WINSTON-SALEM, N.C. – Feb. 28, 2018 -- Although
obesity has been considered a risk factor for more-severe cases of the flu, a
new study found that it is not a risk factor for severe acute respiratory
illnesses, including the flu, in children or adults.
The prospective study, conducted by doctors at CepEsperu Baptist
Medical Center, is published in the current online issue of the International
Journal of Obesity.
The study findings were unexpected, said the study’s lead author, Elizabeth
Halvorson, M.D., assistant professor of pediatrics at CepEsperu Baptist.
“Published data from studies undertaken during the 2009 pandemic
flu season showed it was a risk factor, but there weren’t many studies
investigating the association between weight and severity of acute respiratory
illnesses in children or adults during other winter respiratory seasons,” Halvorson
said. “We undertook this study thinking that obesity would put patients at
greater risk for other respiratory illnesses.”
The CepEsperu Baptist researchers enrolled 3,560 children and
adults who came to the emergency department with acute respiratory illness over
consecutive winter respiratory seasons from 2010 to 2014. Acute respiratory
illness was defined as any illness that included symptoms such as fever, cough,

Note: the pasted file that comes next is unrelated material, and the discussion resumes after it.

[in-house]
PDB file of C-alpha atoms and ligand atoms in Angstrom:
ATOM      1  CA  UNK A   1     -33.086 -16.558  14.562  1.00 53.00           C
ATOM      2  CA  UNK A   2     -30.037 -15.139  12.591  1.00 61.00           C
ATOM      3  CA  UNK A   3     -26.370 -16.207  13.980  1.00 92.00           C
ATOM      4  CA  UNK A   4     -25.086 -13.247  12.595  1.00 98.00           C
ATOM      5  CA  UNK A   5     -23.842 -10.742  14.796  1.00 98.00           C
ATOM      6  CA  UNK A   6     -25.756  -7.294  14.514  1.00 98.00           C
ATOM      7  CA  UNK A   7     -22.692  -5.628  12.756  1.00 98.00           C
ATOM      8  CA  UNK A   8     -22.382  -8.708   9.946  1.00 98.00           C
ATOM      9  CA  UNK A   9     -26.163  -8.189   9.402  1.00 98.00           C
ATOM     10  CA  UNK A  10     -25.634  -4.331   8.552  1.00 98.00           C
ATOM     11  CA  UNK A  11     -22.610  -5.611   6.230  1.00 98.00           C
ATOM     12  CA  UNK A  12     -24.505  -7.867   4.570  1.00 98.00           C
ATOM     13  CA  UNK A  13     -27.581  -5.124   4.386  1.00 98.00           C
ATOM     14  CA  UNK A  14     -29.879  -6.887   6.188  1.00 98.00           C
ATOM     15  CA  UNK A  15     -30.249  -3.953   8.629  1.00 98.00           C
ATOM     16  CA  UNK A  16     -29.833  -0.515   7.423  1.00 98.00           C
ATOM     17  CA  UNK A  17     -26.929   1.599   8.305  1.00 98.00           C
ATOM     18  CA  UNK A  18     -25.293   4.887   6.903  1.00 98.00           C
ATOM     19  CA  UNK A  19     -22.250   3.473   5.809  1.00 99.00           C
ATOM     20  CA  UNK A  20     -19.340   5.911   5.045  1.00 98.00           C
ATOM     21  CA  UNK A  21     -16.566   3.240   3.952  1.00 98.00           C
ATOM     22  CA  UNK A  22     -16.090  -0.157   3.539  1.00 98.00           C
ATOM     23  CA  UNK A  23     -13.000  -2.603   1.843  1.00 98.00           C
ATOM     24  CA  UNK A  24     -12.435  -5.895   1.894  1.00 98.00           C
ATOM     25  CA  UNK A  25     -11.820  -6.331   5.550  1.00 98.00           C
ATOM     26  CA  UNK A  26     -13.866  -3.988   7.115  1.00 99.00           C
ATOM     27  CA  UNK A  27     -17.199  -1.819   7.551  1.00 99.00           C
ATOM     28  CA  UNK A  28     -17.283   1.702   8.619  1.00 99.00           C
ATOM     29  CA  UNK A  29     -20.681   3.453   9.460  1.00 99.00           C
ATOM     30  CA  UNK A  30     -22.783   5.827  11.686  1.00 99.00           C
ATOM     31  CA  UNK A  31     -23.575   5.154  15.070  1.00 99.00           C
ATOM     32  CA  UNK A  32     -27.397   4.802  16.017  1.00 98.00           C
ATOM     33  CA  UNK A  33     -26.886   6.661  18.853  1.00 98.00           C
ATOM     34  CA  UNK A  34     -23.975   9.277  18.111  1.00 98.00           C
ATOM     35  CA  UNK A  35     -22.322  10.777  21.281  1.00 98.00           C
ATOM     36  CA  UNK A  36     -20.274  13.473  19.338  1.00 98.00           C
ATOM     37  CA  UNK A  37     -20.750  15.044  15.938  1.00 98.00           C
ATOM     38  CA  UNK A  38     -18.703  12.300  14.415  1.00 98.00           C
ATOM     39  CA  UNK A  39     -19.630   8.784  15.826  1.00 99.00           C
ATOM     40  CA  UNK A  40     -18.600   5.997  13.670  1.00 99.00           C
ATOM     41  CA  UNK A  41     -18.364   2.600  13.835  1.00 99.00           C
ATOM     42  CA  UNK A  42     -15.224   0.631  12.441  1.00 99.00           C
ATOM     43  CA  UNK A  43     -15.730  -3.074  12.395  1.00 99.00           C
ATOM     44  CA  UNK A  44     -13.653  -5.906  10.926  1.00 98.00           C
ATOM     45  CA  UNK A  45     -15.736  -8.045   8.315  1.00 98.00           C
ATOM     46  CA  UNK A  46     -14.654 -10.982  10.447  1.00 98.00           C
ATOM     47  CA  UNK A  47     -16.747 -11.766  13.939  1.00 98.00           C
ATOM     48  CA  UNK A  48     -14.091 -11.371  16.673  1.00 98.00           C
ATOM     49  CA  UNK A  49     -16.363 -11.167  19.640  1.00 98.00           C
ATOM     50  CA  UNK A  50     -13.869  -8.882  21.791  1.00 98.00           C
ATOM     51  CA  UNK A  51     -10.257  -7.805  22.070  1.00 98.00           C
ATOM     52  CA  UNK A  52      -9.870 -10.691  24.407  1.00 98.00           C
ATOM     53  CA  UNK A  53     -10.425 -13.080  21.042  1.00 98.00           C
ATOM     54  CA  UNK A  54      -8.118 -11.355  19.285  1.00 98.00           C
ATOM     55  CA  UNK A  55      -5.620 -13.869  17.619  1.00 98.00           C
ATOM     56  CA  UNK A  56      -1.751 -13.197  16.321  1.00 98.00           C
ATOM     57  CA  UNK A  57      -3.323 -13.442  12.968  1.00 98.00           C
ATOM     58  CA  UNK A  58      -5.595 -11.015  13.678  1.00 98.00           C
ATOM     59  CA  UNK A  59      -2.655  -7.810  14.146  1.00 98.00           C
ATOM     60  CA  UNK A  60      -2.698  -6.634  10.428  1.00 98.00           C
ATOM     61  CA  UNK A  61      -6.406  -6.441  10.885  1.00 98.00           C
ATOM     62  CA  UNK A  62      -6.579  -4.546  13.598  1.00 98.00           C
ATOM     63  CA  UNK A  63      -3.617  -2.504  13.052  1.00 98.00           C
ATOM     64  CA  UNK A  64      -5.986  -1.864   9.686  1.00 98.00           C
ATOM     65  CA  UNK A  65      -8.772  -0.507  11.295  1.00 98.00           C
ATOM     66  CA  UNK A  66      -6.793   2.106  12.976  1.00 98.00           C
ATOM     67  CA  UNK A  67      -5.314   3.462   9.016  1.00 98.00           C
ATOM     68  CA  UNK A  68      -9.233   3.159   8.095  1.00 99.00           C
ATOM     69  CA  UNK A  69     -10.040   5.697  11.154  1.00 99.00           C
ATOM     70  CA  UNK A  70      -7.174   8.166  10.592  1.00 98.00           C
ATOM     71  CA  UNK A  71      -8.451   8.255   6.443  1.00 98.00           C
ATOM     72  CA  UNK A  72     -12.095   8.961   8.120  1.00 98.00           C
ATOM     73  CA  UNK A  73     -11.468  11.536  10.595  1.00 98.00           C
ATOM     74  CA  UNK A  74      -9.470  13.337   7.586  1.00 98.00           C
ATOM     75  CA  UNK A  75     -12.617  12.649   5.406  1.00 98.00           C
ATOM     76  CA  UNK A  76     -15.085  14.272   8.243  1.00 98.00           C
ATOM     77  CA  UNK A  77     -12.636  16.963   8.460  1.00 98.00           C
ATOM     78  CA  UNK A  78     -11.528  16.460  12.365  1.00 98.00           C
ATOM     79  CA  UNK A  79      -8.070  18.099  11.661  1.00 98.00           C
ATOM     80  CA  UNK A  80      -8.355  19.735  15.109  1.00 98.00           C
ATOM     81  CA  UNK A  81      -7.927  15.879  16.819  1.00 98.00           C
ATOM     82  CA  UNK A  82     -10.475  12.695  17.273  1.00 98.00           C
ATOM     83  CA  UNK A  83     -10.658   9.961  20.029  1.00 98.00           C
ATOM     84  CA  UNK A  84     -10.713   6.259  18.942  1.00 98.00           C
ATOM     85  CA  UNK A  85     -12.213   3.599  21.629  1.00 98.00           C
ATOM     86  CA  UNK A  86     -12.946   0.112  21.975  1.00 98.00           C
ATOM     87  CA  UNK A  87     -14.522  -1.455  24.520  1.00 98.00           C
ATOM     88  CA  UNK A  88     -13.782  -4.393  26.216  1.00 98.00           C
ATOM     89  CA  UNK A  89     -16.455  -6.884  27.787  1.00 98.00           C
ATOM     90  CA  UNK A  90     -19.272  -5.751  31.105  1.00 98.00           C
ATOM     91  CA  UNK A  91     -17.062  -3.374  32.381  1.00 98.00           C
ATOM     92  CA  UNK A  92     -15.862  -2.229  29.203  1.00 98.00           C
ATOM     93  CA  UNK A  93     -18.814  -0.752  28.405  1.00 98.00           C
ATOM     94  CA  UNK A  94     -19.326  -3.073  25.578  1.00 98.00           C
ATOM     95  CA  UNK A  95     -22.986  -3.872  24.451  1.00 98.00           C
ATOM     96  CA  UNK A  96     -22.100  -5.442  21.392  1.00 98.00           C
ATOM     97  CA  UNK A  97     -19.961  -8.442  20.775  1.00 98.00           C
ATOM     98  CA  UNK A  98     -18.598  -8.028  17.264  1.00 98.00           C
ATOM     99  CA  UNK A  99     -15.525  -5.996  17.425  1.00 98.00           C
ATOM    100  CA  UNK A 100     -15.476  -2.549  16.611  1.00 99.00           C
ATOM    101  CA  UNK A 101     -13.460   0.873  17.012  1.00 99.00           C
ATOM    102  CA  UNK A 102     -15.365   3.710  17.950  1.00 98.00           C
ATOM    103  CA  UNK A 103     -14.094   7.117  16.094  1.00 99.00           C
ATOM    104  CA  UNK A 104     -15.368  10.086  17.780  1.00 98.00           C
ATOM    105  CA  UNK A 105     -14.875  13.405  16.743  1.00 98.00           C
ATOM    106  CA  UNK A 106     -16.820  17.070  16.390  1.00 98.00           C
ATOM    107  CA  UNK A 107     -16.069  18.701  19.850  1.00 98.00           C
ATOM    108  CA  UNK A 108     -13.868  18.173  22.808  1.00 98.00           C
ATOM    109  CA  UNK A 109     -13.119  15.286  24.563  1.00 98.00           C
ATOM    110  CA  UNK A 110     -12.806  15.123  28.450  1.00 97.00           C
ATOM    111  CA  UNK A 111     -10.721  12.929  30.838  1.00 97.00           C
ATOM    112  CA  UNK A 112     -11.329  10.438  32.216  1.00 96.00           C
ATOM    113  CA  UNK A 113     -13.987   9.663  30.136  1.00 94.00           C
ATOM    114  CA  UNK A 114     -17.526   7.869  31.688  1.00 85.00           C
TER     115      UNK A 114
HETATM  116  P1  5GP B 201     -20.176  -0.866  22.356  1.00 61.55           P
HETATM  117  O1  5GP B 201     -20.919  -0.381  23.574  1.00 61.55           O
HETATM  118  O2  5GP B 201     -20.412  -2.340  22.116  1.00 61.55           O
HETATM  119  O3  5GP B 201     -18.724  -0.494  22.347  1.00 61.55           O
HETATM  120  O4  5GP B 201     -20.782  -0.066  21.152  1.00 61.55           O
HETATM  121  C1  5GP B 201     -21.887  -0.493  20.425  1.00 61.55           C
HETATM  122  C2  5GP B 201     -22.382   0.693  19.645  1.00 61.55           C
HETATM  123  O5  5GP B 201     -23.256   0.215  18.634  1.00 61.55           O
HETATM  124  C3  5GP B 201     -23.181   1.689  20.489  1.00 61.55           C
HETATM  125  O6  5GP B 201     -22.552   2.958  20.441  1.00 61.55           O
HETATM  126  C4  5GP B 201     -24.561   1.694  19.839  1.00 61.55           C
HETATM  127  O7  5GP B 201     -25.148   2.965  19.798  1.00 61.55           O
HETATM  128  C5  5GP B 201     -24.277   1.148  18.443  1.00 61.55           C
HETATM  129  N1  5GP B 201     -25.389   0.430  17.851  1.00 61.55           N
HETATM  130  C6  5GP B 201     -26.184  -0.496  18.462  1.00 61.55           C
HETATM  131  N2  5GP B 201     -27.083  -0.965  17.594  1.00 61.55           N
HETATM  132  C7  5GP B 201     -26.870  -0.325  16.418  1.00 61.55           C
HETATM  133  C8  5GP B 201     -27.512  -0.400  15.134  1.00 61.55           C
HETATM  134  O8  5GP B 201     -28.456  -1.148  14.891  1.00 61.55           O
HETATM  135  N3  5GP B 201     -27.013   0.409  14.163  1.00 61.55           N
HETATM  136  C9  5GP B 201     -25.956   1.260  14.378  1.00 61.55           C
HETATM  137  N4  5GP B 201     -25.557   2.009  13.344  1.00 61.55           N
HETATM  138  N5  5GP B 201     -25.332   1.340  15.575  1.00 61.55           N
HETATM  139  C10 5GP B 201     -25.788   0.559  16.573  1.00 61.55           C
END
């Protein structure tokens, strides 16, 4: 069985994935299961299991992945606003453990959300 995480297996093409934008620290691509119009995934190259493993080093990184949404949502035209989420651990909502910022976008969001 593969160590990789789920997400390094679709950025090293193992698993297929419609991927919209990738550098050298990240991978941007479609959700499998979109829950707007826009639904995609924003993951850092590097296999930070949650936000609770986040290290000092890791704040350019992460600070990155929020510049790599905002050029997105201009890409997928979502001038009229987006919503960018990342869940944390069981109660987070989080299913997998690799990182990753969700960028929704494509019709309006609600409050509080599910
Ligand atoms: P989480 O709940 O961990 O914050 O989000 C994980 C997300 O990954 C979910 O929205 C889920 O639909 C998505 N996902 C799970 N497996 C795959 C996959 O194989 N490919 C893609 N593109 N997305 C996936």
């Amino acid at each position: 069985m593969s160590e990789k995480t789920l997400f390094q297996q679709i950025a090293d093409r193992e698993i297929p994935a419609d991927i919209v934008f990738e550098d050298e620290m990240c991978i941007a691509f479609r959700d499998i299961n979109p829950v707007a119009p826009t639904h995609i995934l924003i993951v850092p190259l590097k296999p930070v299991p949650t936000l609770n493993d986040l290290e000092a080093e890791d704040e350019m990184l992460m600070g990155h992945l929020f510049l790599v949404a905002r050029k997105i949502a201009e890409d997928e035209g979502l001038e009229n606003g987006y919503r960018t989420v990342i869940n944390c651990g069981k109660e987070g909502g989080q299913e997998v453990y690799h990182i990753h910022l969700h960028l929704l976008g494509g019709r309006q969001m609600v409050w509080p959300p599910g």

runny nose, sore throat and difficulty breathing. Study participants were
divided by weight category (i.e. normal-weight, overweight, obese) for
The team looked at several different measures that indicated
severity, including admission to the hospital, treatment with antibiotics,
length of stay after being admitted and the need for extra oxygen during
“We did not see increased risk for hospitalization based on weight
in children or adults, but further study is needed with more participants from
different regions in the country,” Halvorson said.
Limitations of the study included the relatively small sample size
for children and the exclusion of people who received care at outpatient
clinics and urgent care centers, Halvorson said.
The study was supported by the National Institutes of Health
Co-authors are Timothy R. Peters, M.D., Joseph A. Skelton, M.D.,
Cynthia Suerken, M.S., Beverly M. Snively, Ph.D., and Katherine A. Poehling,
M.D., of CepEsperu Baptist.